Unfortunately, social engineering tactics like phishing scams work, which is why hackers increasingly use them. This begs the question; why is it that users so easily fall for these scams, even if they’re aware of the security risks? Researchers from the University of Erlangen-Nuremberg in Germany sought to find this out by studying the reasons why people click on malicious links.

The findings were presented by Zinaida Benenson at the most recent Black Hat convention in Las Vegas. Benenson attributed the “success” of a malicious link to the hacker’s ability to understand the circumstances of the scam, and personalizing the link to appeal to their victim. “By a careful design and timing of the message, it should be possible to make virtually any person to click on a link, as any person will be curious about something, or interested in some topic, or find themselves in a life situation that fits the message content and context.”

Translation; even with proactive training and education, the best employee could potentially click on a link if doing so fits into their current interests or piques their curiosity. ZDNet uses the example of a partygoer who attended a recent event and then receives an email containing a link to photos of the party. Naturally, the user will want to click on the link, regardless of where it’s from. In this example, the hacker effectively appeals to the natural curiosity of what might be contained within; when coupled with such personalized context, it’s almost guaranteed that they’ll click it.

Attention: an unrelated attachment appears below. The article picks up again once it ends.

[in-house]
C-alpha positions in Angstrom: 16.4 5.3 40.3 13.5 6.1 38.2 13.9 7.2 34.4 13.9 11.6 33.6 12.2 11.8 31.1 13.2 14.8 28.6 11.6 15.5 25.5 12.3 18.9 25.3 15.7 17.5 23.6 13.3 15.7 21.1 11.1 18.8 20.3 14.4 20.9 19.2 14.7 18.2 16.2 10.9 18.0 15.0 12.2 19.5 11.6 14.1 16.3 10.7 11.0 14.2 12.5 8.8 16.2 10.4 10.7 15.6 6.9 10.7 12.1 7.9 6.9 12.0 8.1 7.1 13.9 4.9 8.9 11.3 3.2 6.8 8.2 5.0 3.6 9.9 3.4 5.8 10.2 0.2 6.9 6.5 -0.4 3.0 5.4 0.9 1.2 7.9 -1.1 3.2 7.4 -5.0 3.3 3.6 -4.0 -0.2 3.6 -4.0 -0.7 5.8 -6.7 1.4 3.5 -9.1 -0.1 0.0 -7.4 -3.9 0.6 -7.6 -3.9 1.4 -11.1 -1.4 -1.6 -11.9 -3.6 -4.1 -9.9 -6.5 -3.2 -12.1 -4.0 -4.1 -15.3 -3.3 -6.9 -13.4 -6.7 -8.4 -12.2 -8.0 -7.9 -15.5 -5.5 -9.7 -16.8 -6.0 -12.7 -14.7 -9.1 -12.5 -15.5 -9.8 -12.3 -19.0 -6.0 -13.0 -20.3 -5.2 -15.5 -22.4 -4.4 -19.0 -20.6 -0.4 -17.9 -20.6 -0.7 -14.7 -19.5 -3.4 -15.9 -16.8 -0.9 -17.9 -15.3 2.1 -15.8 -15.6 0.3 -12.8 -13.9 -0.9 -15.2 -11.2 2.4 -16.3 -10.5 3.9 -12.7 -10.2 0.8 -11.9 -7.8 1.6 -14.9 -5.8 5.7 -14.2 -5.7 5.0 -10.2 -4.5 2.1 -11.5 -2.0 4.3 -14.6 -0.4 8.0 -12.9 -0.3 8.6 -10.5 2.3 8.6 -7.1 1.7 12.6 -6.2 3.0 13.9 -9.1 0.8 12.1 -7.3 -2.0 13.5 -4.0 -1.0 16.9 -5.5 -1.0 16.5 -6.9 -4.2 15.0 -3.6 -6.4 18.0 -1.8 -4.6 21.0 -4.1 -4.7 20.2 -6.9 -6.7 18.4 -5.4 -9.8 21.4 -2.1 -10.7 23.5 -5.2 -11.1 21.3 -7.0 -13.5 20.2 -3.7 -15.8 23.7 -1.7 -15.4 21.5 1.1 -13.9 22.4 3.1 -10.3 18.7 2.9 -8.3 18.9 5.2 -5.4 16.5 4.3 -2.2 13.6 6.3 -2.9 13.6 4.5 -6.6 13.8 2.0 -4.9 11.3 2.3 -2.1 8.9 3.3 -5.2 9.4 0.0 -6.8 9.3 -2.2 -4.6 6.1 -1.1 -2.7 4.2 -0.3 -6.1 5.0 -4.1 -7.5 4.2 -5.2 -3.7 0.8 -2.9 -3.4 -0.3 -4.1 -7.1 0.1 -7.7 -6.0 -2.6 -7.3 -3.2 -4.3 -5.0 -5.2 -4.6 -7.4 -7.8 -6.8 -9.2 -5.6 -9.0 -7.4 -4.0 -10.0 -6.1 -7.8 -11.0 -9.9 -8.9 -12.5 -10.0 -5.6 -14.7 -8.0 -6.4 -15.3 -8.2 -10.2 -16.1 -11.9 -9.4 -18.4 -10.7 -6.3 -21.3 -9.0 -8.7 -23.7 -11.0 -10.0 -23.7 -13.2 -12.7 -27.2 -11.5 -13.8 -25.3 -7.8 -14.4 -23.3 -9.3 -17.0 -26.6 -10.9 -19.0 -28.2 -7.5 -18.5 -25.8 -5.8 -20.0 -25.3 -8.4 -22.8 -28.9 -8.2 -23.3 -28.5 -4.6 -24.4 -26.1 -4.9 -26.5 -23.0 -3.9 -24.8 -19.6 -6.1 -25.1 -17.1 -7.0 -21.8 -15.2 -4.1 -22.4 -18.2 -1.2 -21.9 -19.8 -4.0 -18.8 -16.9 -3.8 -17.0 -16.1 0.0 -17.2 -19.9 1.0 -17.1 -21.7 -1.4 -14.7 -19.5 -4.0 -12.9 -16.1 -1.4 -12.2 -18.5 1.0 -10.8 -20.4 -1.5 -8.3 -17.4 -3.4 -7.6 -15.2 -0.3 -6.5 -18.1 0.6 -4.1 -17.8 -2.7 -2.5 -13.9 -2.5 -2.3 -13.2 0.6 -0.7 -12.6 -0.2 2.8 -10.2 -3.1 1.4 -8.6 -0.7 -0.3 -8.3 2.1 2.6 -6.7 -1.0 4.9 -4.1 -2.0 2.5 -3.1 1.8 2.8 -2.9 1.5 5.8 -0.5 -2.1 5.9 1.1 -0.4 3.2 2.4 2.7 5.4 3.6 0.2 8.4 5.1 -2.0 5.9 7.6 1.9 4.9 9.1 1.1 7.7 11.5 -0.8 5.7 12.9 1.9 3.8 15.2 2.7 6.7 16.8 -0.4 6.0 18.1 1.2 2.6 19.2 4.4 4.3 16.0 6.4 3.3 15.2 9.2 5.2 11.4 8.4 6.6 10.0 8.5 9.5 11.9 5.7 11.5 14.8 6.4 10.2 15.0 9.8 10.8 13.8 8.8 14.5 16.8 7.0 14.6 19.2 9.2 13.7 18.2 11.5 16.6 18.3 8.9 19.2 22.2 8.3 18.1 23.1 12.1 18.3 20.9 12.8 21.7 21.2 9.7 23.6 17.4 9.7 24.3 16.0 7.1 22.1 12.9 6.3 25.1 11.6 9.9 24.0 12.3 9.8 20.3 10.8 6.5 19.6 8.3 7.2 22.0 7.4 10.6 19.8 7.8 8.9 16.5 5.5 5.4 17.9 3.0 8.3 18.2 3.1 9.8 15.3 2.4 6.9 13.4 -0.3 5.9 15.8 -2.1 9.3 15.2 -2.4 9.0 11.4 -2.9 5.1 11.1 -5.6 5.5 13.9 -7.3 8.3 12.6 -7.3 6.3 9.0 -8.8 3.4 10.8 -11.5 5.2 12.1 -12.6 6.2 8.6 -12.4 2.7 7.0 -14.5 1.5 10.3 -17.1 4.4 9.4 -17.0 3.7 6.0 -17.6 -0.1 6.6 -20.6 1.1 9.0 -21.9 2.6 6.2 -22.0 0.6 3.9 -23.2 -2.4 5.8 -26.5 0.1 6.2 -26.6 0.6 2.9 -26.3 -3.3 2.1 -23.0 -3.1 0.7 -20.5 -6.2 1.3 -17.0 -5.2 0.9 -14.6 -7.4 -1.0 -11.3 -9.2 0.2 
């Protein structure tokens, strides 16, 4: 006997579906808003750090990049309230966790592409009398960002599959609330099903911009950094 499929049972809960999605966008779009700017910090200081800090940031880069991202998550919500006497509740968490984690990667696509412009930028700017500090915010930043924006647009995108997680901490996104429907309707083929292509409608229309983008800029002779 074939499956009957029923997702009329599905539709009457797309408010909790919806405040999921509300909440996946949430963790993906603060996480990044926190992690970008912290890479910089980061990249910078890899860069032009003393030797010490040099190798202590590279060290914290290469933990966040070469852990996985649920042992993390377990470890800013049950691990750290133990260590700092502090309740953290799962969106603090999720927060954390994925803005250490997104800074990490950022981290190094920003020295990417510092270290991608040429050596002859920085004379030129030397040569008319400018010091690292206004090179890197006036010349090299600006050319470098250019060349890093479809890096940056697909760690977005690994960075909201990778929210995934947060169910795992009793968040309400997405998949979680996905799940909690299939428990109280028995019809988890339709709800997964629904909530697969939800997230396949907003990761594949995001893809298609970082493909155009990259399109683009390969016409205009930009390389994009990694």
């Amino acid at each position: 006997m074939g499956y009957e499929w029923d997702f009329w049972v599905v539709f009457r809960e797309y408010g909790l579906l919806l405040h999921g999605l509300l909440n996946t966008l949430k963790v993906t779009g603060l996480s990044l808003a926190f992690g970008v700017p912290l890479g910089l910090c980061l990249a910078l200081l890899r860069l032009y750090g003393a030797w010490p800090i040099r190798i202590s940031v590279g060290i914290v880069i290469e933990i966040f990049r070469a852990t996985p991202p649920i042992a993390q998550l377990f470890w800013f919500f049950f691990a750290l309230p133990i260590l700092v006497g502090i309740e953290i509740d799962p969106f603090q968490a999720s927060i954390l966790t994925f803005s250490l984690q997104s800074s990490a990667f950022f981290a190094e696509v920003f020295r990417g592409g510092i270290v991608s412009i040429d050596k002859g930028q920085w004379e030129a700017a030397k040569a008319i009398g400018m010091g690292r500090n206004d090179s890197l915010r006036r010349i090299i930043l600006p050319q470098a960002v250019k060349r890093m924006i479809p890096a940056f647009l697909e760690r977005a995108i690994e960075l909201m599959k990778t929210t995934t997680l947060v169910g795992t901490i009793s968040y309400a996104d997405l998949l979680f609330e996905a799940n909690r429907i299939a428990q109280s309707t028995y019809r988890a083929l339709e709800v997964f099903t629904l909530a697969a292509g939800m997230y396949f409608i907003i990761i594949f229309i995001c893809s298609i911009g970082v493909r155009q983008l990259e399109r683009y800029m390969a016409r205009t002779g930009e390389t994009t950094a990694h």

Another example would be an employee who’s experiencing technical trouble with a workstation. They’ll then receive an email from “tech support” suggesting they click on a link and download remote access software. If the employee is frustrated and they can’t get their PC to work properly, they will follow the email’s instructions for two reasons: 1) The context fits the situation, and 2) People tend to trust tech support.

Like the work it takes to create an impressive Halloween costume, these hacks rely on a level of preparation and cunning by the hackers. This kind of personalized attention makes social engineering scams particularly challenging to protect oneself against.

Essentially, the possibilities for you and your employees to be tricked by spear phishing attacks and end-user errors are limitless, so long as a hacker knows how to appeal to what a user cares about. At the end of the day, having a staff that knows how to spot a trick, and a network that’s free from scary threats, is the greatest treat a business owner can ask for.

Have a safe and Happy Halloween from all of us at COMPANYNAME.